Brian Munzlinger

On the Trail
8:18 pm
Sun January 26, 2014

Showdown Looms Over 'Right To Farm' Amendment

Former state Sen. Wes Shoemyer, D-Clarence, has formed a political action committee to oppose the "Right to Farm" amendment.
Credit Flickr/MoDOTNews

Wes Shoemyer was content to ride off into the political sunset. 

The former Democratic state senator lost his re-election bid decisively in 2010. Afterward he told people in Jefferson City that he had a great “consolation prize” – going back to his farm near Monroe County.

But Shoemyer is leaping back into the fray to fight an amendment making it more difficult to regulate agriculture. And he’s taking on familiar adversaries – some the state’s largest agricultural organizations.

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Concealed Gun Legislation
12:30 pm
Wed May 11, 2011

Mo. Senate backs bill lowering concealed gun age

The Missouri State Capitol building in Jefferson City, Mo.
(Marshall Griffin/St. Louis Public Radio)

The Missouri Senate has passed legislation that would lower the age for getting a concealed firearm permit from 23 to 21.

The conceal-carry language was added onto a larger firearms regulation bill.  The bill's Senate handler, Brian Munzlinger (R, Williamstown) says lowering the concealed permit age to 21 would bring Missouri into line with most other states.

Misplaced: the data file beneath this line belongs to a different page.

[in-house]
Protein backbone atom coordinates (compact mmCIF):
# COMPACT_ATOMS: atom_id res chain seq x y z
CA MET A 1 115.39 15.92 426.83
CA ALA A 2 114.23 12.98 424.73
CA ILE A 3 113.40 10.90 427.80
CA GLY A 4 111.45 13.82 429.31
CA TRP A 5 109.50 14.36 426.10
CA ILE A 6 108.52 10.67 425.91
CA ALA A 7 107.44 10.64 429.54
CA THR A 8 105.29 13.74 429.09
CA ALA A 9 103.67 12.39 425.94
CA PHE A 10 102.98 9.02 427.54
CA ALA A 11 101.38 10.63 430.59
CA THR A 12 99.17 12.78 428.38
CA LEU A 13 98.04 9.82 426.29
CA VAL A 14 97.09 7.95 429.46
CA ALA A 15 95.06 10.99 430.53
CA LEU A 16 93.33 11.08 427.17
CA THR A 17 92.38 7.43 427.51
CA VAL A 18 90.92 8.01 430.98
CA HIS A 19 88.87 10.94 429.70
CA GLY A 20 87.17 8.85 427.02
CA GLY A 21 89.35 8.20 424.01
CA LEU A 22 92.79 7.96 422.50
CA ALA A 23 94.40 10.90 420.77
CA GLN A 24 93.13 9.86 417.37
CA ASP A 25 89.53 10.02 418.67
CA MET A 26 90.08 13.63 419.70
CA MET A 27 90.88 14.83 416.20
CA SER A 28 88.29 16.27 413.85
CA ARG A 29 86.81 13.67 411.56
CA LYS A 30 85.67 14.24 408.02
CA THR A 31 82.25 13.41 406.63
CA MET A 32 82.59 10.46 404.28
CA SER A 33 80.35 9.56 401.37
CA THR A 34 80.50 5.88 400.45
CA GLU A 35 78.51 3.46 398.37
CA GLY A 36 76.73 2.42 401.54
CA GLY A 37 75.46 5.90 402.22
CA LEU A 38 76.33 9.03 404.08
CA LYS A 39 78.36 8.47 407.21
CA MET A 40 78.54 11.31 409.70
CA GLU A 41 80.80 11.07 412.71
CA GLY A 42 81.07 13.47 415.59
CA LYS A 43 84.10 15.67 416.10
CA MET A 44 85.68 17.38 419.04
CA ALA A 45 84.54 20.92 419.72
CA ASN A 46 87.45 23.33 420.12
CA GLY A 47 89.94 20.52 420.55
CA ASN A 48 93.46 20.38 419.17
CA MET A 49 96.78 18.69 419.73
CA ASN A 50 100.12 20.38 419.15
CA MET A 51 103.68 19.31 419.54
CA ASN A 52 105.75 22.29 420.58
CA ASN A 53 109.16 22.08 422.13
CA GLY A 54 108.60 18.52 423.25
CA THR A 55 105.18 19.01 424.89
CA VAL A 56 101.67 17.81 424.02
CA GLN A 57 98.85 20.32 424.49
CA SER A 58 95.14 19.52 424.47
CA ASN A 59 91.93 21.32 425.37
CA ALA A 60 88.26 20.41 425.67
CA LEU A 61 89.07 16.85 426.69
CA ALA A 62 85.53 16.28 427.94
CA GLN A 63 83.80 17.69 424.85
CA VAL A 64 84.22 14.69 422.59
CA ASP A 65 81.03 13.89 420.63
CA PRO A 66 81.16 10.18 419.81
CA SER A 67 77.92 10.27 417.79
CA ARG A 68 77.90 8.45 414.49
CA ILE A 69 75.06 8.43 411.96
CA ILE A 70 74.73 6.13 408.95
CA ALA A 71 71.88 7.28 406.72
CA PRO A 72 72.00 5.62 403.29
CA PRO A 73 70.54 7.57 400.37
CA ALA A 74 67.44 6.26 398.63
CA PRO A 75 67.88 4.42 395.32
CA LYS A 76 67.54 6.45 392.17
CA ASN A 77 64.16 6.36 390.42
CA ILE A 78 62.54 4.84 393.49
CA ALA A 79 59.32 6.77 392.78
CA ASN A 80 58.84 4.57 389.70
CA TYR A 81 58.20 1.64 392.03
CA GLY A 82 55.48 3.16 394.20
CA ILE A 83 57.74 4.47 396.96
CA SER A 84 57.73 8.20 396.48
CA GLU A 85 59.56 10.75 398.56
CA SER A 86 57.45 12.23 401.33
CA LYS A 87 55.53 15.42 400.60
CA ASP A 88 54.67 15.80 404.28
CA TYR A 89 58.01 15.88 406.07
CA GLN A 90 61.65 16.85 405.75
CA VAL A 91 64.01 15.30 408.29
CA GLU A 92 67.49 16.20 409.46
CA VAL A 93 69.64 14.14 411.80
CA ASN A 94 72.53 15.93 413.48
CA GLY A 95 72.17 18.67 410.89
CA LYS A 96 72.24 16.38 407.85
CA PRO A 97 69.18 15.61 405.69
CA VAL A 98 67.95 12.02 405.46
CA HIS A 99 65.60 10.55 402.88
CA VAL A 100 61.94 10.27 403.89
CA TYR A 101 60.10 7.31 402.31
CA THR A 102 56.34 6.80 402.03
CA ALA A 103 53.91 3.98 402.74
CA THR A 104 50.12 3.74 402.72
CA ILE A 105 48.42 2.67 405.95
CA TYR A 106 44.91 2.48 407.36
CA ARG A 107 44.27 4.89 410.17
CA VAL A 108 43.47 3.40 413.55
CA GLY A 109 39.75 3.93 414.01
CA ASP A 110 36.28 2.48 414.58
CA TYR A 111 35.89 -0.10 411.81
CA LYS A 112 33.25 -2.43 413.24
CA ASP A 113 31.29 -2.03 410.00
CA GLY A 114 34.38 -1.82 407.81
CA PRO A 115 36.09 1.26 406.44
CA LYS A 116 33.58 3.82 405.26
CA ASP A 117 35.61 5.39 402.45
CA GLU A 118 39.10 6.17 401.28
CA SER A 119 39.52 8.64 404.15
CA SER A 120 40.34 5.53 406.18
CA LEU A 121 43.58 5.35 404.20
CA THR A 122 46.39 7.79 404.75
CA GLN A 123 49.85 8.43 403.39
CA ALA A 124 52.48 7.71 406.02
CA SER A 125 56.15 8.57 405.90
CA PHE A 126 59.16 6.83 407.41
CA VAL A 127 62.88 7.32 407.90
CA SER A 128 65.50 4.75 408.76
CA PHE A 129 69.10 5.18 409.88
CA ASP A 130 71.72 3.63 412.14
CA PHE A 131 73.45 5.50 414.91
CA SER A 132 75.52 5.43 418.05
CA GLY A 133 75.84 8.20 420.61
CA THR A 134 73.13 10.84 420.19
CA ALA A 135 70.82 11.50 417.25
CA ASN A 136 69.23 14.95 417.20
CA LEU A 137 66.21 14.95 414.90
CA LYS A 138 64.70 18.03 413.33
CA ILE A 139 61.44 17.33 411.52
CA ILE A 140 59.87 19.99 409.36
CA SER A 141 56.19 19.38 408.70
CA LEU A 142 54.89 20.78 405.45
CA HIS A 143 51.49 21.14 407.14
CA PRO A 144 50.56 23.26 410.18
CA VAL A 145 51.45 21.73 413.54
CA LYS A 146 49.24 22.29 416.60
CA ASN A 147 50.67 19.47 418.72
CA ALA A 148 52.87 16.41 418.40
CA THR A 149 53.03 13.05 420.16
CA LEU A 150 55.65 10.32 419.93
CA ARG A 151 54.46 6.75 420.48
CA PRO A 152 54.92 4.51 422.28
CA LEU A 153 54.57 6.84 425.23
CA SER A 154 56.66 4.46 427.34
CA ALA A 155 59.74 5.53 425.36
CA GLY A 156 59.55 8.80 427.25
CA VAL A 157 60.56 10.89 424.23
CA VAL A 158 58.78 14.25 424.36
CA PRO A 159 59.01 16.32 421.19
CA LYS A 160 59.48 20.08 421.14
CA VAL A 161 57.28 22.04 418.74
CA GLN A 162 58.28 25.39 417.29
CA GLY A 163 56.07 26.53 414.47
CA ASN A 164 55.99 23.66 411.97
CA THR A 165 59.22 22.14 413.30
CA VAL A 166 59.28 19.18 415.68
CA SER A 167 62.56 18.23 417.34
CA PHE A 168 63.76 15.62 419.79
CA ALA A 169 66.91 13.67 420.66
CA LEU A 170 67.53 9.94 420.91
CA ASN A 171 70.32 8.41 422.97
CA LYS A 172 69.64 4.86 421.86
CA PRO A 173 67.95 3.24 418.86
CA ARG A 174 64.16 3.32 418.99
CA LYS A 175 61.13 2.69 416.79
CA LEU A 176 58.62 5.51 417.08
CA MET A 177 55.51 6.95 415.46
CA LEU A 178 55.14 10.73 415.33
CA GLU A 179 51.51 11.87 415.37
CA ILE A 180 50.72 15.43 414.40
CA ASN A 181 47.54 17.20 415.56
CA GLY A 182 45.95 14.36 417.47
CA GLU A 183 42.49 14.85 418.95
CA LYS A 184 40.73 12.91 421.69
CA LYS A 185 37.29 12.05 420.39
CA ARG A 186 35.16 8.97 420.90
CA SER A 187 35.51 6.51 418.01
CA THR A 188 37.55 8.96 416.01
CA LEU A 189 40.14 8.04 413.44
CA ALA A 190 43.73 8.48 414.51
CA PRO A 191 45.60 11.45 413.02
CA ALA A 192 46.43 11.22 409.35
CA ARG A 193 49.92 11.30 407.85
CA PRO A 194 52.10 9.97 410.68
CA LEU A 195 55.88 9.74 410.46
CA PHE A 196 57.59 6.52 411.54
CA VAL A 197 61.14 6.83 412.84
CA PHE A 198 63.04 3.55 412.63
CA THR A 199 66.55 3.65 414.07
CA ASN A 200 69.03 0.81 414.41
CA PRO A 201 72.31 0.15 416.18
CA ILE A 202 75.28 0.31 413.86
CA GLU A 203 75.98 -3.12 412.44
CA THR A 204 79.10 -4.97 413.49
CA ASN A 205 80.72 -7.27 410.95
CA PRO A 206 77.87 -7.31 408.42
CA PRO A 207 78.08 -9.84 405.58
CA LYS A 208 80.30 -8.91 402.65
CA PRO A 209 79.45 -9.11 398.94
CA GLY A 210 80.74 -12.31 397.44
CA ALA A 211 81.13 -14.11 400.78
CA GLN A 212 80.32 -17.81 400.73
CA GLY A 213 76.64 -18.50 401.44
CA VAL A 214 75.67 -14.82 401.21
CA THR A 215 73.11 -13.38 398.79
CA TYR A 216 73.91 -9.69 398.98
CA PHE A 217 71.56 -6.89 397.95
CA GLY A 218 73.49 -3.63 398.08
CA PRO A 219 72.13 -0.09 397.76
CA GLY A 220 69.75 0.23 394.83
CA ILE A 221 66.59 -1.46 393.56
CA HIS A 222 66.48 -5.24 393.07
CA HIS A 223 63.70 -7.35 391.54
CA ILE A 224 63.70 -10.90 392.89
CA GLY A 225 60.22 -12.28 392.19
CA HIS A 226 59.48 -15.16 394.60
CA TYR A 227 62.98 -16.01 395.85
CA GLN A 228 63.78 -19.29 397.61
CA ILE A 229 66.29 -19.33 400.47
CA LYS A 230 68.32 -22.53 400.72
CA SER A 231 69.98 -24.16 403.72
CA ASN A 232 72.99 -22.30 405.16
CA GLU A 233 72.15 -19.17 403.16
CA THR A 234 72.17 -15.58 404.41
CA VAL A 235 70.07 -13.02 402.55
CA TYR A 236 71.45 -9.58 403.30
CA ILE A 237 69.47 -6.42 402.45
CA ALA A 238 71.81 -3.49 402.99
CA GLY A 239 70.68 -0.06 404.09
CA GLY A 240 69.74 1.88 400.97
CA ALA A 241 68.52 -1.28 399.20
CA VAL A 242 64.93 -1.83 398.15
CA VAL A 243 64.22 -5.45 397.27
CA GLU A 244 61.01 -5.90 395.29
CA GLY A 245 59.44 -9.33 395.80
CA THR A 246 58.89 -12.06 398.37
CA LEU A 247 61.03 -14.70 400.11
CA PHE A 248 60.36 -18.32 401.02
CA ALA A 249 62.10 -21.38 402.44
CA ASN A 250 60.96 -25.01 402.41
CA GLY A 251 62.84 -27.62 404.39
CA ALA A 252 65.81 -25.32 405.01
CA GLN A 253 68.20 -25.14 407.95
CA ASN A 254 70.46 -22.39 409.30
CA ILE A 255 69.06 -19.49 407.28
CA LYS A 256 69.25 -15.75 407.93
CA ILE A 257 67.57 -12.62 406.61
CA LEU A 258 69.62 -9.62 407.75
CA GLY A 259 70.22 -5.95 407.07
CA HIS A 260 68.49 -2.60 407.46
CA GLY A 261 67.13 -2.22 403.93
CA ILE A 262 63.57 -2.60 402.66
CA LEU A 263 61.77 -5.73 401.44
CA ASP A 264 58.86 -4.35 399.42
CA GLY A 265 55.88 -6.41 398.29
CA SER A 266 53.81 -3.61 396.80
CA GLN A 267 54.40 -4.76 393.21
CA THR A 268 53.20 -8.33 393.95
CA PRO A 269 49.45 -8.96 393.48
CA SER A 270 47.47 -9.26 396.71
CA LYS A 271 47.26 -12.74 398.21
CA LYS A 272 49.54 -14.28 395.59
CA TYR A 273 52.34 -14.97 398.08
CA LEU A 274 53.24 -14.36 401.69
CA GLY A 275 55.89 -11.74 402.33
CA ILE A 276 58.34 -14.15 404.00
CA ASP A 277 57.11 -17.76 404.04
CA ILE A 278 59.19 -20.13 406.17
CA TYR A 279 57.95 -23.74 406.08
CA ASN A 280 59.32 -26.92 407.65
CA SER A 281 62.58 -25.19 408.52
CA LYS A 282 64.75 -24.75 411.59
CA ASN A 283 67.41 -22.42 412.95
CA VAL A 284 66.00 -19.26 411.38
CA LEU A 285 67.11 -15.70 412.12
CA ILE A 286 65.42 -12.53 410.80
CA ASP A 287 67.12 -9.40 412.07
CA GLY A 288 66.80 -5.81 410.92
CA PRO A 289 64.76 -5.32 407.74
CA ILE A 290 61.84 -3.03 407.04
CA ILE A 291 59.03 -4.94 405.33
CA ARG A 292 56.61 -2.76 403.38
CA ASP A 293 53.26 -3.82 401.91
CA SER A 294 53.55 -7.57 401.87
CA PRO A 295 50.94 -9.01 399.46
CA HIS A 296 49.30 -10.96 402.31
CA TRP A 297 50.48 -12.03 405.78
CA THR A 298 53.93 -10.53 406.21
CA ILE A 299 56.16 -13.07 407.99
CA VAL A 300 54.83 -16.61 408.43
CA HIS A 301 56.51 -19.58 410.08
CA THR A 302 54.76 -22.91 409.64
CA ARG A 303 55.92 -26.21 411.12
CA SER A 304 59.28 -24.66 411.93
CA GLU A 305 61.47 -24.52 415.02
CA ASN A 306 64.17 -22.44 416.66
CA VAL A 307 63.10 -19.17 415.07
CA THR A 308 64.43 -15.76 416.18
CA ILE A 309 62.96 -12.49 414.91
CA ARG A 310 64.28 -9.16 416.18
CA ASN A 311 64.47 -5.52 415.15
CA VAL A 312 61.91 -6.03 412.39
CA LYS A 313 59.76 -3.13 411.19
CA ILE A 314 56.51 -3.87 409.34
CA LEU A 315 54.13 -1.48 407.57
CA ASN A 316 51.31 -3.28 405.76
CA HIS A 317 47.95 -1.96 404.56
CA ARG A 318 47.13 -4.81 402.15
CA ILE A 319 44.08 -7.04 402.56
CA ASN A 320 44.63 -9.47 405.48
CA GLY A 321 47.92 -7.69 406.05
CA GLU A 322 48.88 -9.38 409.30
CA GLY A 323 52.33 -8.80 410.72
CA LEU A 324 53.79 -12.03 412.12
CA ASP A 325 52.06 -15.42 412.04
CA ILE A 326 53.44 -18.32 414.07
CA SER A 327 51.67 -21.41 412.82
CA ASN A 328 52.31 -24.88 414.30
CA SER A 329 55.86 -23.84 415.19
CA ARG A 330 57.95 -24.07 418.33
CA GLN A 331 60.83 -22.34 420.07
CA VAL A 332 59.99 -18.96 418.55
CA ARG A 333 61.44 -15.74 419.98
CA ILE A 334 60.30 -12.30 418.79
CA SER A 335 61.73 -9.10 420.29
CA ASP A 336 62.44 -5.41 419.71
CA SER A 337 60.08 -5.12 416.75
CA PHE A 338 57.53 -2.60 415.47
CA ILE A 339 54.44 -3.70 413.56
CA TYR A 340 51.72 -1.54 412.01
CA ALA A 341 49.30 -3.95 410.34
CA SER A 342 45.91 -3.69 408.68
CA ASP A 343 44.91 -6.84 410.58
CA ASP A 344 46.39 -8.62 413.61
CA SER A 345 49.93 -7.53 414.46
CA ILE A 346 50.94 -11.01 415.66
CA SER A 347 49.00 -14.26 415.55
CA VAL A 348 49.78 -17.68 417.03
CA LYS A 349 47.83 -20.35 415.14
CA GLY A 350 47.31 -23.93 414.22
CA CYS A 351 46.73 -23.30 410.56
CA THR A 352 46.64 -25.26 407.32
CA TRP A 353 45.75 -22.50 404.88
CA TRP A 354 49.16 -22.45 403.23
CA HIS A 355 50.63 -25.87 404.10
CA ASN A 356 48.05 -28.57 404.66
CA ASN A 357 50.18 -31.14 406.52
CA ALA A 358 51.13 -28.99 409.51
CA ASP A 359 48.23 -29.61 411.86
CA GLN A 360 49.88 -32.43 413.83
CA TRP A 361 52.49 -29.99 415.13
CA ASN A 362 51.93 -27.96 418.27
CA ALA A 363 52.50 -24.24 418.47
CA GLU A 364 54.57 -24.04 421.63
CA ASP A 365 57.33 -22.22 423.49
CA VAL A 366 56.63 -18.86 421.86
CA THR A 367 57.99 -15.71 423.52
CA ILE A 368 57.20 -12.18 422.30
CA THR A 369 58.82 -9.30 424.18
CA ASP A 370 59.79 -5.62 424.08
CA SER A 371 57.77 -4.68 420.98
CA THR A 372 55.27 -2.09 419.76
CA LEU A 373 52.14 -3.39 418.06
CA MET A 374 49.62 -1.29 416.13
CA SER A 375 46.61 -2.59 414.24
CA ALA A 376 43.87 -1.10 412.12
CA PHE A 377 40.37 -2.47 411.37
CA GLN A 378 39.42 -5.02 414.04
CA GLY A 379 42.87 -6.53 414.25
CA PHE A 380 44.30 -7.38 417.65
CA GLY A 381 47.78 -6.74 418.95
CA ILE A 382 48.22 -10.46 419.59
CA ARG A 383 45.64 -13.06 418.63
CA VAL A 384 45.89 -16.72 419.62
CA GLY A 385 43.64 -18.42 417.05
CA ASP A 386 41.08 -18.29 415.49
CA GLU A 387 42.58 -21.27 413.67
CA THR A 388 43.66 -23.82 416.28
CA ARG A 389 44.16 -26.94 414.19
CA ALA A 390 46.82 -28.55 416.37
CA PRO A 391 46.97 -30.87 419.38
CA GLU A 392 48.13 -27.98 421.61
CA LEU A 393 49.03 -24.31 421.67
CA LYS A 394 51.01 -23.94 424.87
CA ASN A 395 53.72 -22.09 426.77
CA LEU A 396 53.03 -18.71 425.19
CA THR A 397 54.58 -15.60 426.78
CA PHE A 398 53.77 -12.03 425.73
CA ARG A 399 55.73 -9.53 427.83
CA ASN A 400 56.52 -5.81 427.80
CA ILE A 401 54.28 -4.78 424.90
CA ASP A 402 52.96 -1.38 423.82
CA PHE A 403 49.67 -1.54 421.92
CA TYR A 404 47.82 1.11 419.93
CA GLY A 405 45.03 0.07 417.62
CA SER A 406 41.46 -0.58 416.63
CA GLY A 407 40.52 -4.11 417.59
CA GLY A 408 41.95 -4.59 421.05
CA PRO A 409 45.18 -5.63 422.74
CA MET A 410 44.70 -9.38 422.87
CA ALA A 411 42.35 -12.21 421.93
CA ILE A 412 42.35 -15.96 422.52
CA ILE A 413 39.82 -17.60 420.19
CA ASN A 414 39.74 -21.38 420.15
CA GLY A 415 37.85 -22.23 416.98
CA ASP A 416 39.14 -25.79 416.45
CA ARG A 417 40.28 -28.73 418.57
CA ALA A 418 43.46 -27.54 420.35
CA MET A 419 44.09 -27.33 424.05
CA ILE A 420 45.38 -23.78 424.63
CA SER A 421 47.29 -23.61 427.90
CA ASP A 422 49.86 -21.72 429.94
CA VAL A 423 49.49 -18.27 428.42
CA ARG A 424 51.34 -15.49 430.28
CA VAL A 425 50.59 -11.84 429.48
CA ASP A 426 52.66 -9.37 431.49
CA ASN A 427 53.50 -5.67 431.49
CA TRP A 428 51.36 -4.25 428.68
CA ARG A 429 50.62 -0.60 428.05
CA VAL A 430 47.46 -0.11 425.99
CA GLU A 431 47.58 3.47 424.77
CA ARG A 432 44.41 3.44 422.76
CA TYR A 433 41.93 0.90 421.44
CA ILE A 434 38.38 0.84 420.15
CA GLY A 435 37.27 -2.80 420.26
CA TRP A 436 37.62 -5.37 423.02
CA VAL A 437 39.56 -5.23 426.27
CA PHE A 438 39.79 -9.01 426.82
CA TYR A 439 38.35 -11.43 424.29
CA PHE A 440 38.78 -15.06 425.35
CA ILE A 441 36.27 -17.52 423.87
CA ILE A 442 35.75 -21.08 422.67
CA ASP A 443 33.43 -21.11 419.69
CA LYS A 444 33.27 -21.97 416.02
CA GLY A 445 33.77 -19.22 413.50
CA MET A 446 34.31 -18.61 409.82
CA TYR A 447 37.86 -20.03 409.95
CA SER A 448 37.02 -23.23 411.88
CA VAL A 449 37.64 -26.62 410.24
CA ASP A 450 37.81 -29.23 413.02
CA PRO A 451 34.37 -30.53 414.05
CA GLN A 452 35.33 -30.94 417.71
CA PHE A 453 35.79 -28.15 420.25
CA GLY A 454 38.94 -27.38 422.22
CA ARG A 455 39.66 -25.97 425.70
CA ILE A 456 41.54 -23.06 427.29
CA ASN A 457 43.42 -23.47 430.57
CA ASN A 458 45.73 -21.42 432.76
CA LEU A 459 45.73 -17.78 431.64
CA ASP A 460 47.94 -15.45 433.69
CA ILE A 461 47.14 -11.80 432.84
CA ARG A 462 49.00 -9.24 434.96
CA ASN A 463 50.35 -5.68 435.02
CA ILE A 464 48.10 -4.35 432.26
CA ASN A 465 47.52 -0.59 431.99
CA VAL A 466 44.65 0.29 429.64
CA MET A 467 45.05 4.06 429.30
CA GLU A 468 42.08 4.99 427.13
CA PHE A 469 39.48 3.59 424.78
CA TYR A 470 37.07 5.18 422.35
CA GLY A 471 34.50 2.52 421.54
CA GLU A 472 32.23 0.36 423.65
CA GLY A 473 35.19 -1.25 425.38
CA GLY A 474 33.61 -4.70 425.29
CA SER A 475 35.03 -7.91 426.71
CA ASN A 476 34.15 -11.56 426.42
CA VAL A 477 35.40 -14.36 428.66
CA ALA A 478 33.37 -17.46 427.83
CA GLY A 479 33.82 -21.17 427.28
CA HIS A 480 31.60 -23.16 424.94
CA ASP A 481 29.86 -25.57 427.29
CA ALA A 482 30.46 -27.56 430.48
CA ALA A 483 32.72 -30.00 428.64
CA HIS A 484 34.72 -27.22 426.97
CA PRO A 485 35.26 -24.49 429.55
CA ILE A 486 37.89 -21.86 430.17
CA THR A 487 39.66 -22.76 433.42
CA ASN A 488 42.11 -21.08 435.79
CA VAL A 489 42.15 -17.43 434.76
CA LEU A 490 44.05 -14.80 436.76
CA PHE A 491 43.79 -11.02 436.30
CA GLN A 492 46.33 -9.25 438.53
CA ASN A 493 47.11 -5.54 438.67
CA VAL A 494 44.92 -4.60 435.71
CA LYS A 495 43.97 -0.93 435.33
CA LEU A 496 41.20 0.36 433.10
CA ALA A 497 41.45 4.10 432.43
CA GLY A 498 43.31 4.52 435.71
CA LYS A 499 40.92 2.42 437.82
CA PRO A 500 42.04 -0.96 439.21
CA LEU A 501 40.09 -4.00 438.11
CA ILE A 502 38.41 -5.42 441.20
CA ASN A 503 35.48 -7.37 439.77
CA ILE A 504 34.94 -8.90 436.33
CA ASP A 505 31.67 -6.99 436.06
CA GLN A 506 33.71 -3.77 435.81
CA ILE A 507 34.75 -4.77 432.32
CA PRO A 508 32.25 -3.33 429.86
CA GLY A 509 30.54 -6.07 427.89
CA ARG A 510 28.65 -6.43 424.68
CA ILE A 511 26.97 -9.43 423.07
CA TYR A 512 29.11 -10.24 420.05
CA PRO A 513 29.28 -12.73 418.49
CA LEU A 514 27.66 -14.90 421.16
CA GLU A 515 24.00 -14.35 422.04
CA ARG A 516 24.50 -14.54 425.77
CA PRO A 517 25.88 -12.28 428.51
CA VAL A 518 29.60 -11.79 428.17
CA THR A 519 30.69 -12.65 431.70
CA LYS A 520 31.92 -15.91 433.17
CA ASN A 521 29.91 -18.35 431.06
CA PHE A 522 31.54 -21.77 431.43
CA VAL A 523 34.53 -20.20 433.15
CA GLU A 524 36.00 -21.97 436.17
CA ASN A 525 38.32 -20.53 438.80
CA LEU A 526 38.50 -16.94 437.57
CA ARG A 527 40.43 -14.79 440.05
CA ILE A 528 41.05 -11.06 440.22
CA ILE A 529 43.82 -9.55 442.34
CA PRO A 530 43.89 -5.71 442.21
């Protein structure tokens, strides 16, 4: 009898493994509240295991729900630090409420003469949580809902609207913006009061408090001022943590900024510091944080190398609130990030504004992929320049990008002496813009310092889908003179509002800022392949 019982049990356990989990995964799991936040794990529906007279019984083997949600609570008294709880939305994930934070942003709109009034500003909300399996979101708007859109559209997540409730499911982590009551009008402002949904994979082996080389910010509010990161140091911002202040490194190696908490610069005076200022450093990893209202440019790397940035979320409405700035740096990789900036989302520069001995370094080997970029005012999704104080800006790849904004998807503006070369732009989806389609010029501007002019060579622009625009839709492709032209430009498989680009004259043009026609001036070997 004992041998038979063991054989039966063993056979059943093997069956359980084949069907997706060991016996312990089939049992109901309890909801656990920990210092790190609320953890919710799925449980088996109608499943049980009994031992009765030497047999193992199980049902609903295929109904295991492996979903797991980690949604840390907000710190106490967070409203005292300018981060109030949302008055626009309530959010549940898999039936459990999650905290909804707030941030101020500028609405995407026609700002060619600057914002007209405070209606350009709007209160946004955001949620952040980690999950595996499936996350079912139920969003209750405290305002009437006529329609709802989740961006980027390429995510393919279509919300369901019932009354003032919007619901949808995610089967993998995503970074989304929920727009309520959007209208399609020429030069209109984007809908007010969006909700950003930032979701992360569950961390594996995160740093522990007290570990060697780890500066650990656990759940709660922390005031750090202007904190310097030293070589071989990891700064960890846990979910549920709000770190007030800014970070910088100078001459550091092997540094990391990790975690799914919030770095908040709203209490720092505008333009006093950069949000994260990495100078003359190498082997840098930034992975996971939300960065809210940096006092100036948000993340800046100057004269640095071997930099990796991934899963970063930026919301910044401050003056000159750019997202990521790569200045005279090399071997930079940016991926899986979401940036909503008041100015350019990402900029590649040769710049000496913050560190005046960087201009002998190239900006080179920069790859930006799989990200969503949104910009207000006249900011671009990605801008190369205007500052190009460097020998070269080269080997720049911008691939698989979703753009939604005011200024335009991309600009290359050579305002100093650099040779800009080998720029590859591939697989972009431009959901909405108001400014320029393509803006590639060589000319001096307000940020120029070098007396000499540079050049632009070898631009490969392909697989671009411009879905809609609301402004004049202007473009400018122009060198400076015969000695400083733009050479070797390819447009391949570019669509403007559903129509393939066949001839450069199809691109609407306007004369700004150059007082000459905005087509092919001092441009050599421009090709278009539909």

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Dog breeding law
1:01 am
Thu April 21, 2011

Dueling Prop B rallies held in Mo. capital as Nixon weighs options

Several hundred people attended a rally at the State Capitol calling on Gov. Nixon to sign SB 113, which would roll back many of the provisions in Proposition B.
Marshall Griffin, St. Louis Public Radio

As Governor Jay Nixon (D) weighs his options on a bill to roll back voter-approved dog breeding regulations, supporters and opponents of Proposition B staged dueling rallies a few blocks from each other in Jefferson City.

Several hundred people gathered outside the State Capitol to urge the governor to sign a bill passed by the Missouri House and Senate that would remove the 50-dog per breeder limit and relax provisions for living space and veterinary exams.

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MO Statehouse
5:39 pm
Fri February 18, 2011

Elk damage would be covered by Mo. if bill becomes law

Mo. Dept. of Conservation

The Missouri Department of Conservation would have to reimburse landowners for any damage caused by the reintroduction of elk, under a bill filed this week in the State Senate.

If passed, the state would be liable for damage to crops, pastures, livestock, buildings and other property, as well as injuries in traffic crashes caused by elk.

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